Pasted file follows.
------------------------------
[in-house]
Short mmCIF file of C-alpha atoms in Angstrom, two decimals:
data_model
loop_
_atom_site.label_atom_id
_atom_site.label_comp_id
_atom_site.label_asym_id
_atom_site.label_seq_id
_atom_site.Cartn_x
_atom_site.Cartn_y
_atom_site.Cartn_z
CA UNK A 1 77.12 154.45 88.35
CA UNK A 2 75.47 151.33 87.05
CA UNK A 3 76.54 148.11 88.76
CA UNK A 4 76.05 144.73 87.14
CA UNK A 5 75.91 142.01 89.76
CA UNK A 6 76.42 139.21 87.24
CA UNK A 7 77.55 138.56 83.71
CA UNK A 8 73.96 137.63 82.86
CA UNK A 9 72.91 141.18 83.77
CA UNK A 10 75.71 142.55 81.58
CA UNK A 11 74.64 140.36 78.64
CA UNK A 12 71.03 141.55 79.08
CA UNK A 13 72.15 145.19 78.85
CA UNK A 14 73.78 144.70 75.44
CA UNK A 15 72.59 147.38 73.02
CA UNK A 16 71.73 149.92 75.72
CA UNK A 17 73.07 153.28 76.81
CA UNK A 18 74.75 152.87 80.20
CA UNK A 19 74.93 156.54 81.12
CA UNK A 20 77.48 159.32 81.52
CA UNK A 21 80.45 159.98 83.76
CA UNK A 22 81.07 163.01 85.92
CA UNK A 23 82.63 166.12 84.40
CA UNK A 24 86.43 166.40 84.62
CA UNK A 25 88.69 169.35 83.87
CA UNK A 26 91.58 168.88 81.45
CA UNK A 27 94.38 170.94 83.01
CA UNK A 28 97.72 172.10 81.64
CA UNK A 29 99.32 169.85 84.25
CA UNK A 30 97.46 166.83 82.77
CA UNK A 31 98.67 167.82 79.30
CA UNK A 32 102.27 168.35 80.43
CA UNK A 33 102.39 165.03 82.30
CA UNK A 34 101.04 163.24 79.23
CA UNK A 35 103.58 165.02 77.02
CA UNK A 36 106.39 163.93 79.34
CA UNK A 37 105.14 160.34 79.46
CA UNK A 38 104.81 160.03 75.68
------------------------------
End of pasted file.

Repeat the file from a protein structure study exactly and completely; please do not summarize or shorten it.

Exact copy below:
[in-house]
Short mmCIF file of C-alpha atoms in Angstrom, two decimals:
data_model
loop_
_atom_site.label_atom_id
_atom_site.label_comp_id
_atom_site.label_asym_id
_atom_site.label_seq_id
_atom_site.Cartn_x
_atom_site.Cartn_y
_atom_site.Cartn_z
CA UNK A 1 77.12 154.45 88.35
CA UNK A 2 75.47 151.33 87.05
CA UNK A 3 76.54 148.11 88.76
CA UNK A 4 76.05 144.73 87.14
CA UNK A 5 75.91 142.01 89.76
CA UNK A 6 76.42 139.21 87.24
CA UNK A 7 77.55 138.56 83.71
CA UNK A 8 73.96 137.63 82.86
CA UNK A 9 72.91 141.18 83.77
CA UNK A 10 75.71 142.55 81.58
CA UNK A 11 74.64 140.36 78.64
CA UNK A 12 71.03 141.55 79.08
CA UNK A 13 72.15 145.19 78.85
CA UNK A 14 73.78 144.70 75.44
CA UNK A 15 72.59 147.38 73.02
CA UNK A 16 71.73 149.92 75.72
CA UNK A 17 73.07 153.28 76.81
CA UNK A 18 74.75 152.87 80.20
CA UNK A 19 74.93 156.54 81.12
CA UNK A 20 77.48 159.32 81.52
CA UNK A 21 80.45 159.98 83.76
CA UNK A 22 81.07 163.01 85.92
CA UNK A 23 82.63 166.12 84.40
CA UNK A 24 86.43 166.40 84.62
CA UNK A 25 88.69 169.35 83.87
CA UNK A 26 91.58 168.88 81.45
CA UNK A 27 94.38 170.94 83.01
CA UNK A 28 97.72 172.10 81.64
CA UNK A 29 99.32 169.85 84.25
CA UNK A 30 97.46 166.83 82.77
CA UNK A 31 98.67 167.82 79.30
CA UNK A 32 102.27 168.35 80.43
CA UNK A 33 102.39 165.03 82.30
CA UNK A 34 101.04 163.24 79.23
CA UNK A 35 103.58 165.02 77.02
CA UNK A 36 106.39 163.93 79.34
CA UNK A 37 105.14 160.34 79.46
CA UNK A 38 104.81 160.03 75.68